Incremental loading allows an organization to only load the most recent transactional data into their data warehouse and staging databases, in order to facilitate faster load times. This can be beneficial when the volume of transactional data in the data source causes scheduled execution times to take longer than desired. Incremental loading can also help facilitate more reasonable execution times when multiple updates throughout the day are desirable.
Full Load Process
The default load plan during scheduled execution is a Full Load. During a full load all of the tables and fields that are used in a project are completely refreshed and the full data set is moved from the data source to the staging database and data warehouse. During the full load process, the existing tables in the staging database and data warehouse are truncated - which removes all of the existing data first and then the new data is subsequently loaded from the data source.
Incremental Load Process
During the incremental load process, the Jet Data Manager looks at fields that are defined by the user in order to automatically determine the amount of data that will be moved over. During the first deployment after incremental loading has been enabled, the Jet Data Manager will create additional tables in the staging database and data warehouse that have a _INCR suffix. The Jet Data Manager will then do a full load to bring over all of the required data from the data source. During subsequent execution of the project, truncation is disabled on these tables so that the original data is not removed. The Jet Data Manager then determines which records have been added to the data source since the last load and only transfers these new records to the appropriate tables in the staging database and data warehouse. This can drastically cut down on the amount of time necessary for execution of the objects in the project.
Does My Organization Need Incremental Loading Enabled?
A common misconception is that candidacy for incremental loading is directly dependent on the size of the data source (NAV, GP, AX, etc.). The best indicator as to whether or not incremental loading should be enabled is not the amount of data that needs to be transferred, but is actually the amount of time that it takes to transfer the data. Every organization has unique environments in which the Jet Data Manager is installed. One organization may experience an execution time of 30 minutes to transfer 50gb of data while another organization may experience only 10 minutes to transfer the same amount, or be able to transfer a much larger volume of transactional data in the same 30 minutes. Once the amount of time required to perform a full load begins to run longer than the organization feels is acceptable regarding their execution strategy (nightly updates, multiple updates throughout the day, etc.) then incremental loading becomes a viable option. If you are unsure as to whether incremental loading is a proper fit for your organization, you can contact our Jet Enterprise team by emailing firstname.lastname@example.org.
How to Enable Incremental Loading
The first step in setting up an incremental loading plan is to identify those tables which should have incremental loading enabled. Most smaller or summary level tables such as Customer, Item, and G/L Account tables will not generally impact performance, as they will not have a substantial number of records. The tables that are candidates to have incremental loading enabled will be larger transaction tables such as those that contain large volumes of general ledger and inventory transactions. The examples used in this document will use the G/L Entry table from Dynamics NAV, however the concepts are universal and apply to all data sources.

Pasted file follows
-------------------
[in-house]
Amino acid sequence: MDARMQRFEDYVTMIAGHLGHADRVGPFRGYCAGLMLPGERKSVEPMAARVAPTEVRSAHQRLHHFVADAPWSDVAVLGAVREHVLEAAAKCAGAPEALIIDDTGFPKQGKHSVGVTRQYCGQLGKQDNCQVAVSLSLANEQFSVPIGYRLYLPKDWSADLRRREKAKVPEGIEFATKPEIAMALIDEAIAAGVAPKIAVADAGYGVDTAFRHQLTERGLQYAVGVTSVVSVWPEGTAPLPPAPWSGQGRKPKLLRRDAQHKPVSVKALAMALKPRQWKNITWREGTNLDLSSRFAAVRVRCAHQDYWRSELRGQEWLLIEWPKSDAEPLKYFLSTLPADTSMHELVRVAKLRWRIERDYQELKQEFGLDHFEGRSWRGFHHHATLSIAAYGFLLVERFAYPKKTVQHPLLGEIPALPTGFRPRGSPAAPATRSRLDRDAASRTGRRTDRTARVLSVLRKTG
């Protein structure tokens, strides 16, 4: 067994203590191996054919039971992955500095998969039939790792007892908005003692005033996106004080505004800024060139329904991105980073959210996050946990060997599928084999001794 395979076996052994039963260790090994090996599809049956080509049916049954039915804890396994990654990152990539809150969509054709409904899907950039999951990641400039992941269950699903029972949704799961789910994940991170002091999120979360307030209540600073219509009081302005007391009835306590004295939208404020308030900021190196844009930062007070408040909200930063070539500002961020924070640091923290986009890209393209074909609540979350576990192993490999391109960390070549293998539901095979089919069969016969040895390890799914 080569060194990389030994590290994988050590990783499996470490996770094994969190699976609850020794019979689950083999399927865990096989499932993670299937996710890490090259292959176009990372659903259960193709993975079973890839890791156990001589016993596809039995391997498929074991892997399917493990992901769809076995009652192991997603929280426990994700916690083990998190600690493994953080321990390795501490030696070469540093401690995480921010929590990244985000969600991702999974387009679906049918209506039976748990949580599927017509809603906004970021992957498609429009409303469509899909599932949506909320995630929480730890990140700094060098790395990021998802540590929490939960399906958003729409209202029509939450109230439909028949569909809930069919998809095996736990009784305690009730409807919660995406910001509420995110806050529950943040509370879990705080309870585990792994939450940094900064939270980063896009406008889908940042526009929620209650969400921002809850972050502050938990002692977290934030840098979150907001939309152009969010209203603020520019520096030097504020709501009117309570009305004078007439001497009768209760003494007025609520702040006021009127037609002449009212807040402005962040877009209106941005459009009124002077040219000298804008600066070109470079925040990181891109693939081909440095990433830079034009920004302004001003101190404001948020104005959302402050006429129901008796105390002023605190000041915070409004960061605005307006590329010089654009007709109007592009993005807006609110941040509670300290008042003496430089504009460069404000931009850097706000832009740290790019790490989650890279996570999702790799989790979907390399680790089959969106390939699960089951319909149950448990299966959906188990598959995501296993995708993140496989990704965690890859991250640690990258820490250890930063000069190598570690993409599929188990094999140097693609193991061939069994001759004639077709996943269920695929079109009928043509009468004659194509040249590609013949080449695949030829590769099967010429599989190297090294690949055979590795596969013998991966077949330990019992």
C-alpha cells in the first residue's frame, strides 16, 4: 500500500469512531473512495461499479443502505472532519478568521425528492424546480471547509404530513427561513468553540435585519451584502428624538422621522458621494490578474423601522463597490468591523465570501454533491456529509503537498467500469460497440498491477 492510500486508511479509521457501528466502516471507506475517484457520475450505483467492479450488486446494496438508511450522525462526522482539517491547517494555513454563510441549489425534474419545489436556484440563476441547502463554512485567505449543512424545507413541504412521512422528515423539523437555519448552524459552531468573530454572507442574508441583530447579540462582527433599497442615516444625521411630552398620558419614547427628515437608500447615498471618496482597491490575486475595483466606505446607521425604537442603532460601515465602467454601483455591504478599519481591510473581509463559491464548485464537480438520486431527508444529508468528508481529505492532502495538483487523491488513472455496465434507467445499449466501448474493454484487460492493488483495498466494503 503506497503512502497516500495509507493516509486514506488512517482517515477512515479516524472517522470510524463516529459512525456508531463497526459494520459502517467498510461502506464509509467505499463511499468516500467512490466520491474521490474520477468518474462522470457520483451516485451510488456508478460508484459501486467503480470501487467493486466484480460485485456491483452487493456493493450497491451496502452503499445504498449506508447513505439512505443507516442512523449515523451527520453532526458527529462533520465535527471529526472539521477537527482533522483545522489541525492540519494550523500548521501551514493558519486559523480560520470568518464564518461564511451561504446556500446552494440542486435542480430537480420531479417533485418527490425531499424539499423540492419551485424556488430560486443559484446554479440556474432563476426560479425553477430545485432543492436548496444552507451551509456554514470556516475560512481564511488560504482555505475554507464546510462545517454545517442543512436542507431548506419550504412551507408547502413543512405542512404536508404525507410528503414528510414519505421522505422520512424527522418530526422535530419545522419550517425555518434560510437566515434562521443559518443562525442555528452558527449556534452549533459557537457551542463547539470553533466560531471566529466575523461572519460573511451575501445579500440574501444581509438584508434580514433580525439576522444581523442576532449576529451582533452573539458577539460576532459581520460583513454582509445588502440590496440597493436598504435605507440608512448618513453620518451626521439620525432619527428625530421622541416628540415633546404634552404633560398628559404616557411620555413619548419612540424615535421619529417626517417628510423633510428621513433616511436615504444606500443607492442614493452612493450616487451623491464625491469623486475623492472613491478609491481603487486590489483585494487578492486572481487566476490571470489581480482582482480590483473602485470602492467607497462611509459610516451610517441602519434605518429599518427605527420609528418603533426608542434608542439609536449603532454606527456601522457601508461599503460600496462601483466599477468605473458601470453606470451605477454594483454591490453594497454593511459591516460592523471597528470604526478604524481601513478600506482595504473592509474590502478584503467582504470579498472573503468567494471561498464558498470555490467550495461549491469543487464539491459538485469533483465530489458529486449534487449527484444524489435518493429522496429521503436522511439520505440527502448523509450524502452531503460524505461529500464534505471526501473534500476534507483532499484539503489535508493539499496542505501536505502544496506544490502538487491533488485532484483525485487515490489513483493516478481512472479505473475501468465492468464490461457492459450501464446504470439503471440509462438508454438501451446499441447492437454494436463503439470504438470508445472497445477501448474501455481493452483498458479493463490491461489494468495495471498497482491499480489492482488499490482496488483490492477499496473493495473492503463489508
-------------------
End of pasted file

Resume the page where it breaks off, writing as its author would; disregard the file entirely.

Enabling Incremental Loading for Staging Database Tables
To enable incremental loading for tables in the staging database, you will first need to go to the table in the staging database, right-click the table name, and select Table Settings.
On the Data Extraction tab, check the box for Enable source based incremental load. Click OK to continue.
If a red “X” denoting an error appears near the Physical Valid Table checkbox on the Performance tab, it means that this box must be checked in order to use incremental loading on this table. Check the box for Physical Valid Table prior to clicking OK.
The table icon in the staging database will now have an “I” icon identifying it as an incrementally loaded table.
Locate the table in the Data Source section at the bottom of the Data tab. Right-click the table name and select Add Incremental Selection Rule .
Check the box or boxes that mark the fields that will identify which records have been added or changed since the last incremental load. These will ideally be fields that are generated by the system and incremented sequentially when new records are added.
Repeat the steps above for all tables to which incremental loading will be enabled.
Right click the Business Unit and select Deploy and Execute -> Deploy and Execute Modified Object.
Click the Start button to initiate the first full load of the tables with source based incremental loading now enabled.
The necessary incremental tables will be automatically added to the staging database and populated with the latest incremental values. The next time that the table is executed, the Jet Data Manager will query these tables to determine the last record that was previously loaded and will only extract data from the data source that occurred since the last execution.
Using the Incremental Load Wizard
When you have more than a trivial amount of data in a table, incremental load becomes incredibly useful. While setting up incremental load for a single table is fast and easy, it can be a time-consuming task to implement in multiple tables. In Jet Data Manager 2017 and higher, you can set up incremental load for any number of tables in a wizard-style interface.
To access the wizard right click on the applicable data source, go to Automate, and select Set Up Incremental Load:
Select the tables you want to load incrementally, select primary key fields, and set your data selection rules. Jet Data Manager will then apply your selections. Combined with the easier application of primary key suggestions in JDM 2017 and higher, setting up incremental load in a large number of tables is a very simple process.
Enabling Incremental Loading for Data Warehouse Tables